Band music in the form of concert band repertoire and military band journals of band music were evident in the early eighteenth century. The first real breakthrough came in 1909 when Gustav Holst composed the British band classic First Suite in Eb which has become a staple in the band library. He added his Second Suite in F in 1911. Original music for band was available in vast quantities from publishers as early as 1851(Groves), but unfortunately most of the material was boring and dull. The only real contribution was in the field of marches where there was an enormous proliferation. Some European band composers were responsible for tuneful overtures and waltzes such as Czech composer Julius Fücik. But by and large the concert band programs were filled with transcriptions for band of piano and symphonic music particularly overtures from opera. In 1915 the well known composer Camille Saint-Saëns composed Hail Columbia for band, orchestra and organ for the Panama Pacific Exposition in San Francisco. However, the first pattern entry into the concert band publishing field began with the works of Australian-British composer Percy Grainger publishing his work in the United States in 1918. The next year, Richard Franko Goldman instituted the first American competition for serious concert band work. The judges were Percy Grainger and Victor Herbert. In 1922 British classics are embraced by North American bands including Gordon Jacob’s William Byrd Suite and Ralph Vaughn Williams English Folk Song Suite. In 1930 Igor Stravinsky composed a major work for band with his Symphony of The Psalms for chorus and winds. Another world class composer Ottorino Respighi was commissioned by Goldman to write a new piece for band in 1932 which was titled Huntingtower Ballad. In the same year Gustav Holst composed the band classic Hammersmith Prelude and Scherzo, and it was premiered by the United States Marine band at the American bandmasters Association convention. One of the major works for band was completed in 1939 when William Schuman composed Newsreel in Five Shots and it is premiered by the Penn State University band. Band favourite Suite Francais is composed in 1944 by French composer Darius Milhaud who has taken up residence in San Francisco. Although there were a few major composers who are writing serious works for band the number remained a trickle and bands in North America and abroad still continued to play transcriptions and marches. In 1946 Edwin Franko Goldman makes a huge leap into the development of the concert band music by commissioning major composers such as Thomson, Piston, Mennin, Persichetti, Hanson, Creston, and Gould to write for the band repertoire and premiered by the Goldman band. In 1949, composer Owen Reed composed La Fiesta Mexicana, a Mexican Folk Song Symphony, and his endeavour became the defining moment for concert band works. It heralded the new era of magnificent musical performance pieces for band. Subsequently a number of superior publications are released including in 1951 Darius Milhaud’s West Point Suite and Mennin’s Canzona for band. In Britain, composer Gordon Jacob wrote the amazing military band composition Music for a Festival and it is premiered by fanfare trumpets and bands of the Brigade of Guards In 1954, composer Howard Hanson continued to advance the band repertoire with his classic creation “Chorale and Alleluia” based on a Swedish Hymn. The following year, two major works of enormous popularity for all bands in North America are written - Frank Erikson’s Toccata for Band and Joseph Wilcox Jenkins rousing and glorious piece American Overture for Band. By 1962, the number and quality of the music especially written for concert band had reached epic proportions and included Norman Dello Joio’s Variants On A Medieval Tune and the magical Incantation and Dance by John Barnes Chance. Barnes repeated this successful piece in 1965 with Variations on a Korean Folk Song. To illustrate some of the dramatic changes that were undertaken in the field of concert band music below is a portion of a program from March 16, 1948 by the University of Illinois Concert band under Dr A.A. Harding: Overture to the Wasps of Aristophanes                 Ralph-Vaughan Williams (Orchestral Transcription for band) Excerpts from Symphonic poems “A Heroes Life”    Richard Strauss (Transcription for band) Symphony in Eb 3rd Movement opus 4                       Tikhon Khreniko (Unknown work) Danse (Tarantella styrienne) (Orchestral transcription for band)                           Debussy-Ravel Psyche and Eros from Symphonic Tone Poem         Cesar Frank (Orchestral transcription for band) Three dances from ballet suite Gayne                     Avram Khactaturian Orchestral transcription for band The program sample below is by the Belle Isle Concert band (later the Detroit Concert band) on Sunday June 12, 1960 under Leonard B Smith. The Overture Ill Guarany                                        A Carlos Gomez (Original band music) On the Trail from Grand Canyon Suite                   Ferde Grofe (Orchestral Transcription) Blue Tail Fly                       Clare Grundman (Original band composition) Original Cornet Solo Fantasie in Eb           Edward Barat (Band work) Edwin Franko Goldman continued to champion original band music and his son Richard Franko Goldman repeated earlier concerts which featured a complete program of band compositions in 1962 as depicted below is the same as the Silver Jubilee Concert of 1942: Christmas March                 E F Goldman Spring Overture Leo Sowerby Canto Yoruba                                                              Pedro Sanjuan Rhapsody Jericho                      Morton Gould A Legend Paul Creston Newsreel William Schuman Fist Suite in Eb Gustav Holst Festive Occasion Henry Cowell A Curtain raiser and Country Dance     RF Goldman Lost lady Found Percy Grainger English Folk Song Suite R Vaughn Williams By 1971, original band music publications had increased ten fold, and much of the music became classics of the band repertoire including Tull’s Sketches on a Tudor Psalm (1971) and John Barnes Chance Blue Lake Overture.  In 1972, it was stated that American and Canadian wind bands had become part of the largest commissioning program in the history of music. Concert band music through the 1970’s took on a renaissance of the celebration of America. In 1975 William Schuman composed the final movement of his Trypitch Be Glad America  called New England, and Karl Husa wrote An American Te Deum. During the 1980’s, composer Gunther Schuller contributed some wonderful compositions to the band repertoire with his symphony In Praise of Winds. In 1984 Warren Benson composed his elaborate piece “Wings.” In 1986, David Holsinger won the American Bandmasters award with his challenging piece for concert band In the Spring, at the Time When Kings Go Off to War. In 1987, Warren Benson contributes a valiant composition called Dawn’s early Light, and in 1989, Gunther Schuller is commissioned by the United States Air Force band to compose On Winged Flight A Divertimento for band. Through the 1990’s vast numbers of concert band music sprung from the pens of America’s composers. However, the impact of English composition on the literature of the wind band has been most significant and cannot be overlooked.  There has been an effort in recent years to encourage British composers of some note to write with the military or wind band in mind. Included in this newer group are Timothy Reynish, Thea Musgrave, Alun Hoddinott, Edward Gregson, David Bedford, Derek Bourgeois, Stephen Dodgson, Philip Sparke and Adam Gorb, to name several. The result was a new body of creative writing making its mark on the band movement worldwide for years to come.  In particular Philip Sparke and Thea Musgrave compositions have found their way into the repertoire of North American bands. The new millennium has been an age of discovery as good band music from the past has often been reprieved.  A few of the programs over the past few years will demonstrate that the field of concert band writing has reached epic proportions. We welcome readers to search out band concerts from community, High School, College, University and Service bands. You will never be disappointed. Recent Programs April 24, 2009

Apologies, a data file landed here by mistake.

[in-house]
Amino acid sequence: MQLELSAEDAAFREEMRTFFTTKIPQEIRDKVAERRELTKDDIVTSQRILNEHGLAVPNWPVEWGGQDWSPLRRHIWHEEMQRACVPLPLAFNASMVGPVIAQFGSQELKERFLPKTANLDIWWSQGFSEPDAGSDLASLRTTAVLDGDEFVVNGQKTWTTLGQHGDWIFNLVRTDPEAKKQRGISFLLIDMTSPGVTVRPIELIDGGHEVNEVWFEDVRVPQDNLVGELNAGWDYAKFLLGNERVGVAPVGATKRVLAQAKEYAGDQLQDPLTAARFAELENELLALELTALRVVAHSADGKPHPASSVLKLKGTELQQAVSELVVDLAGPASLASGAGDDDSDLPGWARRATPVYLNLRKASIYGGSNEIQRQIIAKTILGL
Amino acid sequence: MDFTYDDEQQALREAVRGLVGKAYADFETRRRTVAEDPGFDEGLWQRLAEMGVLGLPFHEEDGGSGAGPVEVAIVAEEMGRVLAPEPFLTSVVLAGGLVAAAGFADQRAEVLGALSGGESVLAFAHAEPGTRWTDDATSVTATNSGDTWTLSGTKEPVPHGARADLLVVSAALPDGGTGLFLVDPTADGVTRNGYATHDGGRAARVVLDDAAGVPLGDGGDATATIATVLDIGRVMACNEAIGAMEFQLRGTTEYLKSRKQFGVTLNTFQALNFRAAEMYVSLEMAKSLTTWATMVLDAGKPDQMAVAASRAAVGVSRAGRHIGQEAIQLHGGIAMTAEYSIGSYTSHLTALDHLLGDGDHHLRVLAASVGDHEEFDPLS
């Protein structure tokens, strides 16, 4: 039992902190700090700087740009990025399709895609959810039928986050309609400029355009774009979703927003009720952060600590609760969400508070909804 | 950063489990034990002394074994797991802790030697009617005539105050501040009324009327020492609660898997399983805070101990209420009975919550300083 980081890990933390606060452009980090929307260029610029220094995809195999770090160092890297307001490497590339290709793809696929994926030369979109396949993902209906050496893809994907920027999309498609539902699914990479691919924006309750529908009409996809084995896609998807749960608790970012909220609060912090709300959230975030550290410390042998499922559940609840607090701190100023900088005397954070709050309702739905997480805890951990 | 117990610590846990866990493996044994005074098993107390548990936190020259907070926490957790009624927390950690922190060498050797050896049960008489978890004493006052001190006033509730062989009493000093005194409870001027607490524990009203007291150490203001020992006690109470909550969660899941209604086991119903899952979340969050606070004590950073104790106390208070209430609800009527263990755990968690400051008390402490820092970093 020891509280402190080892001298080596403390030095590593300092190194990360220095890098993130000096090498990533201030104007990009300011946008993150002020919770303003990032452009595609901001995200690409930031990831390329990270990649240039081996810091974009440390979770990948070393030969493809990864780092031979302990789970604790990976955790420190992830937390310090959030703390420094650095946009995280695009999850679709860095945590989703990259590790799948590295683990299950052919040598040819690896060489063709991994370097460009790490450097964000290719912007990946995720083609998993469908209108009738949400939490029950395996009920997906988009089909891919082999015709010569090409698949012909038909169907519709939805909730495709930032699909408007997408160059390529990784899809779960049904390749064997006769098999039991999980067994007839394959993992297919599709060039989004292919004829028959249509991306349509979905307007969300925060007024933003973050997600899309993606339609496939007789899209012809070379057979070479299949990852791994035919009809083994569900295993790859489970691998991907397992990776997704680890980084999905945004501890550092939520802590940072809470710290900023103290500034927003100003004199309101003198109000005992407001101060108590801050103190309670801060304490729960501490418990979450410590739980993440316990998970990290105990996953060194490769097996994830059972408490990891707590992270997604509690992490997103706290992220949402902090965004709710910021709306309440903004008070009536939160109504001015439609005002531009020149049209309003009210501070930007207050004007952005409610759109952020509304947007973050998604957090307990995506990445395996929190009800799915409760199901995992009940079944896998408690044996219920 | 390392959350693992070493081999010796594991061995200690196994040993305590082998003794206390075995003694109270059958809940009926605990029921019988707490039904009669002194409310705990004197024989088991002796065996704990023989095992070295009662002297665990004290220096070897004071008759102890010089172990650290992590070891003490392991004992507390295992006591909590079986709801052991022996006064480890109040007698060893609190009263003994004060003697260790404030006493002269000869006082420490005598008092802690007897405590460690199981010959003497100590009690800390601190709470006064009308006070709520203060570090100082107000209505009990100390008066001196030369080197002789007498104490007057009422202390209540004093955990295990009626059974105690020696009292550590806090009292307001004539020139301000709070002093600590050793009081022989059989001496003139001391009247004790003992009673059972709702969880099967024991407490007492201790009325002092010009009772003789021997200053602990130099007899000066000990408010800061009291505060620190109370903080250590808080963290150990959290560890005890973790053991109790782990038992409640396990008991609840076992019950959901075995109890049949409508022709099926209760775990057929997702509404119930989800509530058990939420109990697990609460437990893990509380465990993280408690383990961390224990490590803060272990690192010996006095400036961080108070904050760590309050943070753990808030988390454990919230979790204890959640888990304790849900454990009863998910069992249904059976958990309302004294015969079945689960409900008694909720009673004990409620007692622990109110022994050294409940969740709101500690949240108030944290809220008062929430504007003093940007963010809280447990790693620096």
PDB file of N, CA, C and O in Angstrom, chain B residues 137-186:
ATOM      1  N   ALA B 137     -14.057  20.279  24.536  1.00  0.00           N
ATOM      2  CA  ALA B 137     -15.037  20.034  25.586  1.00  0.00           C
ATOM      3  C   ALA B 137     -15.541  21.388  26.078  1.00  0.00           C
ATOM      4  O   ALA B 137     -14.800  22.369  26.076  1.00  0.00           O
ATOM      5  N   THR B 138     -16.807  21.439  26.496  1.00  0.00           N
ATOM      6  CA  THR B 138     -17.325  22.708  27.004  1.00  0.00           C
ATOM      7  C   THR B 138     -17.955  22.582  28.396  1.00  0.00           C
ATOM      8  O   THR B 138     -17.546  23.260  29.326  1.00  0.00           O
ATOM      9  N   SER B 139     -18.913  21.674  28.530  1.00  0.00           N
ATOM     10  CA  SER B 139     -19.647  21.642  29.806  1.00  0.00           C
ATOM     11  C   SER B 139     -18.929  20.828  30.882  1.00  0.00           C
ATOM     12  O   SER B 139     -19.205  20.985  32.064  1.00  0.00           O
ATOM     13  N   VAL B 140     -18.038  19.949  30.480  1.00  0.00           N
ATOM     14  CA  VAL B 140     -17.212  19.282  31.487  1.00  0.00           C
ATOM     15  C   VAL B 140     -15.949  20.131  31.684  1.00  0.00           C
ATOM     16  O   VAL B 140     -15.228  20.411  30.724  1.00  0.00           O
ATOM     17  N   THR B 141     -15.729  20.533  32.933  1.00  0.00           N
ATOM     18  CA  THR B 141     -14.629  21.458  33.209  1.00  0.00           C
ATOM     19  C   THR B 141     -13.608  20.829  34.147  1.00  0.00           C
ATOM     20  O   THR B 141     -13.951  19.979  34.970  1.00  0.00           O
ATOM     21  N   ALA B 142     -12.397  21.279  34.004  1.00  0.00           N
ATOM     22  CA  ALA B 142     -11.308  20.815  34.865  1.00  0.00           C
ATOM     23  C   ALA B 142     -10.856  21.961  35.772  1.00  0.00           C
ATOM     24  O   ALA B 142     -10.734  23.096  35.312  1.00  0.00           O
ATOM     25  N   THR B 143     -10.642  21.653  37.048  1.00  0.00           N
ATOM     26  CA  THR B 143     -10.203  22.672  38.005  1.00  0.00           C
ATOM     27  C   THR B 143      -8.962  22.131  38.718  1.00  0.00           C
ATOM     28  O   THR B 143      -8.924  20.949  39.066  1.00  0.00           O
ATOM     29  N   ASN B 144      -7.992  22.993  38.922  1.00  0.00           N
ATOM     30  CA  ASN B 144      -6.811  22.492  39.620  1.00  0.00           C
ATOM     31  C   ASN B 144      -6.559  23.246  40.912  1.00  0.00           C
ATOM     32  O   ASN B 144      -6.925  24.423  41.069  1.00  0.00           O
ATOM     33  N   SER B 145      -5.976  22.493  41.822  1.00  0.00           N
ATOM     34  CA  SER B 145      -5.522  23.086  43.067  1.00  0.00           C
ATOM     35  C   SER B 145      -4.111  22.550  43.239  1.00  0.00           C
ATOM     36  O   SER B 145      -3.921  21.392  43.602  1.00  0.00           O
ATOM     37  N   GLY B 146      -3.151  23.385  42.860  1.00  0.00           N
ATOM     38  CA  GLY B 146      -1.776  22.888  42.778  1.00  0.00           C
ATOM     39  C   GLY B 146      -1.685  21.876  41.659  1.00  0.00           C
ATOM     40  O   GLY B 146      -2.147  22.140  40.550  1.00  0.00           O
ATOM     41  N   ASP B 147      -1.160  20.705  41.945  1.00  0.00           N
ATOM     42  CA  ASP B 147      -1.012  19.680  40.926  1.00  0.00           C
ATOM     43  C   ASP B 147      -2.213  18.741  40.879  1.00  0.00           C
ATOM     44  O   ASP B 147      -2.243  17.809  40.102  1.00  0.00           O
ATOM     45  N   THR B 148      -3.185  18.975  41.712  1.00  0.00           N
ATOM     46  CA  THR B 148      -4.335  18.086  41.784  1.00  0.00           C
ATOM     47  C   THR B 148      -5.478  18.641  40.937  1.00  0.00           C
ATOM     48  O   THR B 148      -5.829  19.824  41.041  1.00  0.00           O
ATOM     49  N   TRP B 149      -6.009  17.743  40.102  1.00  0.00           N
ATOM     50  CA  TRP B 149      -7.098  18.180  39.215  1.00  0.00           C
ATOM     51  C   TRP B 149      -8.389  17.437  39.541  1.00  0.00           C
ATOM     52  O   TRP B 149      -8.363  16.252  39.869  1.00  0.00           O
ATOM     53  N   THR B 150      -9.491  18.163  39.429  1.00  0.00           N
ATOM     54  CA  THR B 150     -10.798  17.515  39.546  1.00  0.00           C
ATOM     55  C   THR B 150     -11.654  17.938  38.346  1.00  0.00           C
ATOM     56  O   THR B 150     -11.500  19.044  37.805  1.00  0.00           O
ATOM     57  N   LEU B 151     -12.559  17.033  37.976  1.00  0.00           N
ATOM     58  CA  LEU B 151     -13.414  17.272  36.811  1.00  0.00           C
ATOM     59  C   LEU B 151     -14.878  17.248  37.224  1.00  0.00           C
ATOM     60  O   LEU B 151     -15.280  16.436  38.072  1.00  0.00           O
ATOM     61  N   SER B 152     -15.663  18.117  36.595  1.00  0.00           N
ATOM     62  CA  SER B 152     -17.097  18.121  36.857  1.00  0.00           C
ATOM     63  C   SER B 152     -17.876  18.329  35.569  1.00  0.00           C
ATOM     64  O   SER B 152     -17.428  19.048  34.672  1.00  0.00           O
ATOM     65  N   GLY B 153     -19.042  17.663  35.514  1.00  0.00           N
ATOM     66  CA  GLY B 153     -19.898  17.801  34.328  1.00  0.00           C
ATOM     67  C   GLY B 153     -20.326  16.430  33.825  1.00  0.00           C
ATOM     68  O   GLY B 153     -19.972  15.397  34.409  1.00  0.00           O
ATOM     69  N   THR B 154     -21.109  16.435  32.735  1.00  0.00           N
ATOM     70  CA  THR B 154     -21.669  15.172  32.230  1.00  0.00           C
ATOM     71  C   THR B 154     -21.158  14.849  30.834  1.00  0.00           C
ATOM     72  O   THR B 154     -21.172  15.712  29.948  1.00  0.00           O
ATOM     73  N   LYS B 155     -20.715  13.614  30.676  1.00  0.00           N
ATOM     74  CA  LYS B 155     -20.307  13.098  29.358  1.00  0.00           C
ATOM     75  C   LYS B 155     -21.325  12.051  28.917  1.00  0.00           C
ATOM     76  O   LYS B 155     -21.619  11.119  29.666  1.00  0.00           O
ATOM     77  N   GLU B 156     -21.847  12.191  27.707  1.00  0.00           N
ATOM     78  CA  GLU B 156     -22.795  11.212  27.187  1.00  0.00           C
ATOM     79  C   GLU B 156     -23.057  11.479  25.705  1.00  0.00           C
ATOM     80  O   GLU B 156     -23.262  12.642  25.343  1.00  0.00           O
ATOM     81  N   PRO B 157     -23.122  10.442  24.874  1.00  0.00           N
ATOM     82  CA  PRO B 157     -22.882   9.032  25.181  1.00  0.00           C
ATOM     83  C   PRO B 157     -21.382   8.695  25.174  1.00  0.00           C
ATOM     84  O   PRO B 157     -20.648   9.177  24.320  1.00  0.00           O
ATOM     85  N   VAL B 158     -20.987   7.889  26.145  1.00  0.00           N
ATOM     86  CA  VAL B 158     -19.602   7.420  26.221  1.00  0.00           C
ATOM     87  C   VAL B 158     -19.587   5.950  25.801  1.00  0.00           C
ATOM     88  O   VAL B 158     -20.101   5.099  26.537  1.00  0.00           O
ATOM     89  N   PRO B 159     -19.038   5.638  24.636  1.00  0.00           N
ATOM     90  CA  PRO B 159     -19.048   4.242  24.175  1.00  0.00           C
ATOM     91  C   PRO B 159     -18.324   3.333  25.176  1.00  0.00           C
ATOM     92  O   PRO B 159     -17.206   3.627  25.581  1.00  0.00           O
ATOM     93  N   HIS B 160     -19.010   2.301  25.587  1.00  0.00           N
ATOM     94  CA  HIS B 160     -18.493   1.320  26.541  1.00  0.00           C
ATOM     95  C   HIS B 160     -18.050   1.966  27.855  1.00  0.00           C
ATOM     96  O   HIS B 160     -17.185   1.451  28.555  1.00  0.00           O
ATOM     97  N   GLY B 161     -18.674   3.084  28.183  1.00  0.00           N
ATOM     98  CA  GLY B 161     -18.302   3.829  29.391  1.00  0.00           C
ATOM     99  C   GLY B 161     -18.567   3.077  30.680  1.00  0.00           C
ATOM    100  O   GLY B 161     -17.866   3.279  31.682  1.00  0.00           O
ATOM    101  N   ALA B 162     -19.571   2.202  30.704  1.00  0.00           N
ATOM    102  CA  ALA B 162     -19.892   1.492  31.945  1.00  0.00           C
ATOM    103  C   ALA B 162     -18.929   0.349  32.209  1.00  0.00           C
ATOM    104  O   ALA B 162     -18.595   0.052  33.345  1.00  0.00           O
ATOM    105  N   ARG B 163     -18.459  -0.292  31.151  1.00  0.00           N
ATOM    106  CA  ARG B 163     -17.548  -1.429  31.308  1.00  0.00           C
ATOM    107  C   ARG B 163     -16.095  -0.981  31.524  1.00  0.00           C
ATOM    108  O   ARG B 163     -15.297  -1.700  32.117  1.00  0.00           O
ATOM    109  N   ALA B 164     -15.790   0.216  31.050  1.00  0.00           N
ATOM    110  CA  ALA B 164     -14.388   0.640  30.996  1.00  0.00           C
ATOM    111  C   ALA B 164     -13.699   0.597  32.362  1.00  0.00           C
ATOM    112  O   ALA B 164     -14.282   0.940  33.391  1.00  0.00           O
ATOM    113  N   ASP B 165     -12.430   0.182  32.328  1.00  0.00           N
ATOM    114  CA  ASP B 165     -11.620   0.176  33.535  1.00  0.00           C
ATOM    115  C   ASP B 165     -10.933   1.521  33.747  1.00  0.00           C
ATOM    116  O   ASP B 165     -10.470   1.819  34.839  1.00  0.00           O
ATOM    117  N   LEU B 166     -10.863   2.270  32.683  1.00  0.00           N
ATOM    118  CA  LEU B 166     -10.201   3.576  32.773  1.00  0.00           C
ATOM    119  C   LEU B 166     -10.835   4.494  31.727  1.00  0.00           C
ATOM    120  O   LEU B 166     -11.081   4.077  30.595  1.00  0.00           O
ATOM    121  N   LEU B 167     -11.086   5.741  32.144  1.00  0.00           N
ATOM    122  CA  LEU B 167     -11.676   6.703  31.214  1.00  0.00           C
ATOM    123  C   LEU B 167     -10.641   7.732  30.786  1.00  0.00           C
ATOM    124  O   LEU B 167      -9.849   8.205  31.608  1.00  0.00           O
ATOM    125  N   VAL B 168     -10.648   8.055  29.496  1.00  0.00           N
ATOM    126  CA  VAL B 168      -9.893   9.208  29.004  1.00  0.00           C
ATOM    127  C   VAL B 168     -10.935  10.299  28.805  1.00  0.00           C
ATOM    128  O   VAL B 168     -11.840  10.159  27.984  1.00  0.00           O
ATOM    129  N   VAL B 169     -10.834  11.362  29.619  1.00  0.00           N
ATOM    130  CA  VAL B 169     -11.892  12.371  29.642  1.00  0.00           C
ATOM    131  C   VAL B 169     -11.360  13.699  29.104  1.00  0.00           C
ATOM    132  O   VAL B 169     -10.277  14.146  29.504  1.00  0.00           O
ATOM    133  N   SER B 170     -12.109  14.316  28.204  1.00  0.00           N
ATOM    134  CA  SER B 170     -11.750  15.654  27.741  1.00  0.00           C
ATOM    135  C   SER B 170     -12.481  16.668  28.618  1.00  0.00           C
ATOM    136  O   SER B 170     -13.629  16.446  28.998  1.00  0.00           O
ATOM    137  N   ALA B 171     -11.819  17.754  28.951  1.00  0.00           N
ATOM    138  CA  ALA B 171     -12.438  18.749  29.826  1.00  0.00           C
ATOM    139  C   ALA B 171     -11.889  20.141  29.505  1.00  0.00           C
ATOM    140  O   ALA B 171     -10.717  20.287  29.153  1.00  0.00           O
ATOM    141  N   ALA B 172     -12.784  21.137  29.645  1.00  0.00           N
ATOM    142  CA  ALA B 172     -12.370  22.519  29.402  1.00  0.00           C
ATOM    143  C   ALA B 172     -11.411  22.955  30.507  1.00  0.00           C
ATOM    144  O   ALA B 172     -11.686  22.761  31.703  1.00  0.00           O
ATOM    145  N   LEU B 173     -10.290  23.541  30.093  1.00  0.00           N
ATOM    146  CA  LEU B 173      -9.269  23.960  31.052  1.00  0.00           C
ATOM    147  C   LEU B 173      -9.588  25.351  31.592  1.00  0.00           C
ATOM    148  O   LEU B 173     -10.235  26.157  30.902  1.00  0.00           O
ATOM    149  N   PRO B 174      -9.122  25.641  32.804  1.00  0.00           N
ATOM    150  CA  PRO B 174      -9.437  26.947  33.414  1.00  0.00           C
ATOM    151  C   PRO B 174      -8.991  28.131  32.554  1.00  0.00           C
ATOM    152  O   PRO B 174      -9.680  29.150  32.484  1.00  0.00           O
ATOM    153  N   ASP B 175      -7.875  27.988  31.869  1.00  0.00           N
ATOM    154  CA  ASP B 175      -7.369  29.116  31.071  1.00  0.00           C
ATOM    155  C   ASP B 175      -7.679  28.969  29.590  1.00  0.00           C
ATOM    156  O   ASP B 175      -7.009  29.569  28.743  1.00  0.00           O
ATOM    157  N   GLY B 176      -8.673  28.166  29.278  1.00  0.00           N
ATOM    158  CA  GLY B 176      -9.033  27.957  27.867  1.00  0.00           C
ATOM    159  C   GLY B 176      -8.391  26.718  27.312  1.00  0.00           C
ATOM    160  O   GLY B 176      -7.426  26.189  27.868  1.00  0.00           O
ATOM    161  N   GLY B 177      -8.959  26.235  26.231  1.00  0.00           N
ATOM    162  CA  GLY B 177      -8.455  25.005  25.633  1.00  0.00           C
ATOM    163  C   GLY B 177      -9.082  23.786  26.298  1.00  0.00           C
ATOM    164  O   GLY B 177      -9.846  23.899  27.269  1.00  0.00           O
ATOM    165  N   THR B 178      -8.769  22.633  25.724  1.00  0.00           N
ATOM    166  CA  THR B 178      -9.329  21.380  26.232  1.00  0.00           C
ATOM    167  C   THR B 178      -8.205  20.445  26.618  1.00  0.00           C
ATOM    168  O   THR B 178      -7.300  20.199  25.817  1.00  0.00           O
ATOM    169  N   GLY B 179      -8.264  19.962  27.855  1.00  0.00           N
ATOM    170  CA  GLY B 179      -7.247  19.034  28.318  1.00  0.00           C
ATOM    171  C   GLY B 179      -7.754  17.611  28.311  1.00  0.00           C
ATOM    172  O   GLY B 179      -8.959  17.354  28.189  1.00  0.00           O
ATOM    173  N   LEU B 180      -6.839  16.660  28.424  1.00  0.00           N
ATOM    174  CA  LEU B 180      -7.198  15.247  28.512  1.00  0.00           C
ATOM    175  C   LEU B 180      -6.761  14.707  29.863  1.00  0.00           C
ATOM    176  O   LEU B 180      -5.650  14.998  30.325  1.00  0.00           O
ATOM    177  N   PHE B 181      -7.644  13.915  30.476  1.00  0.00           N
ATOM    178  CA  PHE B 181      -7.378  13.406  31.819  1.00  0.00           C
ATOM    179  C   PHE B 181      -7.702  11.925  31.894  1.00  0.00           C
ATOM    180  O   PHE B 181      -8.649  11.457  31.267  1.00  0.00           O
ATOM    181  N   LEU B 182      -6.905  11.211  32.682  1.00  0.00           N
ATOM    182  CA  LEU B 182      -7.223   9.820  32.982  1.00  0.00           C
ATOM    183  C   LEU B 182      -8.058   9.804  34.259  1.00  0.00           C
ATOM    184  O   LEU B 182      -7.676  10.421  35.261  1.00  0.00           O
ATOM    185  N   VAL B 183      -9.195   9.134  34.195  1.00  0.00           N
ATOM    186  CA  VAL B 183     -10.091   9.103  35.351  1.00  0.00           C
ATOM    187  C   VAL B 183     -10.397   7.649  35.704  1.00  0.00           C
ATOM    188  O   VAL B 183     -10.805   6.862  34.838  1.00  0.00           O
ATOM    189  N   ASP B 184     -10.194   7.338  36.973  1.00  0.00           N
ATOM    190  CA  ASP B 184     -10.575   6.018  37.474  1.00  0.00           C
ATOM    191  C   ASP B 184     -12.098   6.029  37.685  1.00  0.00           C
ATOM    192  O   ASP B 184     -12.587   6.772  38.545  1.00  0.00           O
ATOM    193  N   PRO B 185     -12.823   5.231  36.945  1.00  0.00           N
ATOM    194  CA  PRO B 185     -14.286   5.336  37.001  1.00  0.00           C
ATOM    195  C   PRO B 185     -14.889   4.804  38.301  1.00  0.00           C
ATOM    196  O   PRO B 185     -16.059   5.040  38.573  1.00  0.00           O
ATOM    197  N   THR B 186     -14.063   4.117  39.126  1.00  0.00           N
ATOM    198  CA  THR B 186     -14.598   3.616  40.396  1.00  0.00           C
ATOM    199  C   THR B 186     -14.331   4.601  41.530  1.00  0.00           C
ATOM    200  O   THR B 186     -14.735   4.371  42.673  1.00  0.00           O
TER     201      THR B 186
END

• Toccata Marziale – Ralph Vaughan Williams; Zachary deVries, conductor